Christian, are you wasting your life on that which does not matter?
It is extremely easy to focus exclusively on the here and now. But it is hard to think about, and live for, eternity. We will all live forever, in one of two destinations. This life is but a vapour, a wisp of smoke. Christians of all people should be living in light of eternity. But are we?
Let me speak to this by looking back somewhat. Twenty years ago, on May 20, a life-changing talk was given by a well-known American evangelical pastor. Three years ago on May 20 I wrote an article on this famous message: billmuehlenberg.com/2017/05/20/are-you-wasting-your-life/
I want to revisit both today. The talk was called “Boasting Only in the Cross” and was delivered by John Piper. You can watch the video and listen to the 38-minute message – as well as read it – here: www.desiringgod.org/messages/boasting-only-in-the-cross
It was a stirring talk given to a large group of young people as to how they were living their lives, and what it is that matters most. Piper challenged them to dwell on eternity, and to consider that they all would have to give an account one day of how they lived their lives. The start of his talk goes like this:
You don’t have to know a lot of things for your life to make a lasting difference in the world. But you do have to know the few great things that matter, and then be willing to live for them and die for them. The people that make a durable difference in the world are not the people who have mastered many things, but who have been mastered by a few great things.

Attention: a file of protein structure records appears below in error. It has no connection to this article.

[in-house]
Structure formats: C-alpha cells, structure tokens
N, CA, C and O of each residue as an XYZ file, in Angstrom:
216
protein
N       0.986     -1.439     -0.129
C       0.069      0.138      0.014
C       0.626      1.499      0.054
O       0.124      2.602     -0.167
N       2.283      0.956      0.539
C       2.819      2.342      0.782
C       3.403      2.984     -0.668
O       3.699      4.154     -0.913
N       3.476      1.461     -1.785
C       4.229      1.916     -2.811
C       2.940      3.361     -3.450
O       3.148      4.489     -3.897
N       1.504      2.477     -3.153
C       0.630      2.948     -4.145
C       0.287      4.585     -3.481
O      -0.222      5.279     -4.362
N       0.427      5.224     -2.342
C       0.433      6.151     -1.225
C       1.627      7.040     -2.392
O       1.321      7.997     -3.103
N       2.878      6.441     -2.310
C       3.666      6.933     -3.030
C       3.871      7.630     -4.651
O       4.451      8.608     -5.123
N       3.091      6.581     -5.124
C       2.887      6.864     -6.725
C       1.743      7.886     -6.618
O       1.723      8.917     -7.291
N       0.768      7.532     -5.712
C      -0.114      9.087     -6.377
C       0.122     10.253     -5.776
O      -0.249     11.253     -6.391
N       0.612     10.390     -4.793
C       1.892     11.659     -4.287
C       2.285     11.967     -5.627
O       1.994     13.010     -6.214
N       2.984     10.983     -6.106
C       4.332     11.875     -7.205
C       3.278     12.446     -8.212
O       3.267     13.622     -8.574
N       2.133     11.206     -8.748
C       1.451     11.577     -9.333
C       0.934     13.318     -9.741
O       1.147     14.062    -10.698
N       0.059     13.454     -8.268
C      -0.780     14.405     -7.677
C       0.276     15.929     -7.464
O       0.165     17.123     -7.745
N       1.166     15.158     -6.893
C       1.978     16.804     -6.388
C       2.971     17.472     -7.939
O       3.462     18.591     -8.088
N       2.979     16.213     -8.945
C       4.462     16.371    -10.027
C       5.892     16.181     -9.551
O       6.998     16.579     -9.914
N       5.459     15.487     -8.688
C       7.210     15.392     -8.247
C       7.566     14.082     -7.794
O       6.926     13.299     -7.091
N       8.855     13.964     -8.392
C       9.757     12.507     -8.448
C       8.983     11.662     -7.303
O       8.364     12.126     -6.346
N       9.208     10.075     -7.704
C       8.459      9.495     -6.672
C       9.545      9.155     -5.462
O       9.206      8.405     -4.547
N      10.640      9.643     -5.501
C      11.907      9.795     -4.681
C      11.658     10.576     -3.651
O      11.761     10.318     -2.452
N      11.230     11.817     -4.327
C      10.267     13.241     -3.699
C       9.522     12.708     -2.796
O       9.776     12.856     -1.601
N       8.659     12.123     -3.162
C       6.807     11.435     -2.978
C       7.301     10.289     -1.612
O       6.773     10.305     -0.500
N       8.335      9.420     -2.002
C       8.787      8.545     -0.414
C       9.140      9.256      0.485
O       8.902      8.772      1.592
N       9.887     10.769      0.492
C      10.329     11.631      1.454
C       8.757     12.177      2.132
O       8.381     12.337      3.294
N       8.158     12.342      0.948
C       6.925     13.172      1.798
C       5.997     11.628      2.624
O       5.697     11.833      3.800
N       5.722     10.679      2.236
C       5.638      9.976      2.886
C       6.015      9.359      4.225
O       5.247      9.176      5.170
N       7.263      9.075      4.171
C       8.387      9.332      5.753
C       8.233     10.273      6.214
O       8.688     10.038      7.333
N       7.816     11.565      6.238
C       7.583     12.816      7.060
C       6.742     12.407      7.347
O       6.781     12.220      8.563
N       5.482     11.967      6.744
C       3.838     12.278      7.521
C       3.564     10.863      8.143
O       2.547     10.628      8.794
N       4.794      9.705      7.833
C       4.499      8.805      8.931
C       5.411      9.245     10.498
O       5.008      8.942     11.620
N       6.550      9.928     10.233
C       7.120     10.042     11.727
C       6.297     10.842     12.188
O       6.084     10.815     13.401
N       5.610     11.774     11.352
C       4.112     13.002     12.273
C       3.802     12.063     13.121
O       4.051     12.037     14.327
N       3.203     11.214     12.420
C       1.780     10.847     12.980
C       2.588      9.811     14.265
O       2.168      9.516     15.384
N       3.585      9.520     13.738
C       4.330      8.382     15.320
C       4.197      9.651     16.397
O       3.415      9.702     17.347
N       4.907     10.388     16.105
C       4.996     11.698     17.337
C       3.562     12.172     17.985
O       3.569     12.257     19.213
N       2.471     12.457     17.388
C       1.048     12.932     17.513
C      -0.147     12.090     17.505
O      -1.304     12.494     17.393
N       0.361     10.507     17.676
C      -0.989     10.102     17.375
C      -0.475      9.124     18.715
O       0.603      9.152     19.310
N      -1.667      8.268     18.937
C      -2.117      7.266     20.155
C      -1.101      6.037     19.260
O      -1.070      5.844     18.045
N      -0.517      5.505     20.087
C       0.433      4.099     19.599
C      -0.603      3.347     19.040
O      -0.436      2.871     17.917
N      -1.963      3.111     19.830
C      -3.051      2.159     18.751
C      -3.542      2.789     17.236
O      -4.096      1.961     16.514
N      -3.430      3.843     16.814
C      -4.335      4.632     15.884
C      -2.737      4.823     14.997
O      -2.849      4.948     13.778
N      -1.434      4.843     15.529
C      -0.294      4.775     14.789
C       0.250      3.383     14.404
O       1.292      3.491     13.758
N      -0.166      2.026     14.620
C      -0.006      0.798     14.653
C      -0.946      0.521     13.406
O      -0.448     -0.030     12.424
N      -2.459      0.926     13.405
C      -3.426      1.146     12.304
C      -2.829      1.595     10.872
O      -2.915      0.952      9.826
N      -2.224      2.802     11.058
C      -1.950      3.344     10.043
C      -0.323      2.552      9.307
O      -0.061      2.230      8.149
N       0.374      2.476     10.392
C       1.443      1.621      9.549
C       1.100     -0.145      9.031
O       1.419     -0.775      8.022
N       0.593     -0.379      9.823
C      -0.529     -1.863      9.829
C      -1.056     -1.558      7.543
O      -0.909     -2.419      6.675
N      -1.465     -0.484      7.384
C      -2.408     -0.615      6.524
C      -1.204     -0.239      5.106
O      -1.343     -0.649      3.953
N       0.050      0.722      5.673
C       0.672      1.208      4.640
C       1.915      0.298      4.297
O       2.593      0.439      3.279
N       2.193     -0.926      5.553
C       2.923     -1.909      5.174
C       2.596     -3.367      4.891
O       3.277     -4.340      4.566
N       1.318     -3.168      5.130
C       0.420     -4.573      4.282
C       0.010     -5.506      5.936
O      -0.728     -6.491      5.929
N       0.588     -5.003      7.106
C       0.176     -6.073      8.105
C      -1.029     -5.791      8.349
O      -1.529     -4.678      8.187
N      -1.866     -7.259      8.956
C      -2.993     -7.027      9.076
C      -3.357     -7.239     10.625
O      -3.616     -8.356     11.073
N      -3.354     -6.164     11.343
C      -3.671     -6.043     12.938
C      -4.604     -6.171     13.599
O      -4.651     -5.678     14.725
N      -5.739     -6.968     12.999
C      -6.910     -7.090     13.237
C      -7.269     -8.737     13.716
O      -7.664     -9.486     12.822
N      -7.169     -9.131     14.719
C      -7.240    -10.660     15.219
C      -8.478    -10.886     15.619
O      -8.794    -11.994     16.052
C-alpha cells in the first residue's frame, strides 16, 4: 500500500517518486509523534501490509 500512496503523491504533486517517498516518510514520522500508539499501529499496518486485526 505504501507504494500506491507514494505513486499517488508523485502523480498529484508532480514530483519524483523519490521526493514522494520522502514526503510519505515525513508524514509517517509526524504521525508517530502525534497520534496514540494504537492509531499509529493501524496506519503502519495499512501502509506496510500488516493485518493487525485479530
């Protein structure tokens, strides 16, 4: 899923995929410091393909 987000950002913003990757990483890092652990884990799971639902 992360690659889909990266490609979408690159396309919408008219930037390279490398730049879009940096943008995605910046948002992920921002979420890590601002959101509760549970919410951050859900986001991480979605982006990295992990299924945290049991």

If you want your life to count, if you want the ripple effect of the pebbles you drop to become waves that reach the ends of the earth and roll on for centuries and into eternity, you don’t have to have a high IQ or a high EQ. You don’t have to have good looks or riches. You don’t have to come from a fine family or a fine school. You just have to know a few great, majestic, unchanging, obvious, simple, glorious things, and be set on fire by them.
But I know that not everybody in this crowd wants their life to make a difference. There are hundreds of you — you don’t care whether you make a lasting difference for something great, you just want people to like you. If people would just like you, you’d be satisfied. Or if you could just have a good job with a good wife and a couple of good kids and a nice car and long weekends and a few good friends, a fun retirement, and quick and easy death and no hell — if you could have that, you’d be satisfied even without God.
That is a tragedy in the making.
Three weeks ago, we got word at our church that Ruby Eliason and Laura Edwards had both been killed in Cameroon. Ruby was over eighty. Single all her life, she poured it out for one great thing: to make Jesus Christ known among the unreached, the poor, and the sick. Laura was a widow, a medical doctor, pushing eighty years old, and serving at Ruby’s side in Cameroon.
The brakes give way, over the cliff they go, and they’re gone — killed instantly.
And I asked my people: was that a tragedy? Two lives, driven by one great vision, spent in unheralded service to the perishing poor for the glory of Jesus Christ — two decades after almost all their American counterparts have retired to throw their lives away on trifles in Florida or New Mexico. No. That is not a tragedy. That is a glory.
I tell you what a tragedy is. I’ll read to you from Reader’s Digest what a tragedy is. “Bob and Penny . . . took early retirement from their jobs in the Northeast five years ago when he was 59 and she was 51. Now they live in Punta Gorda, Florida, where they cruise on their thirty foot trawler, playing softball and collecting shells.”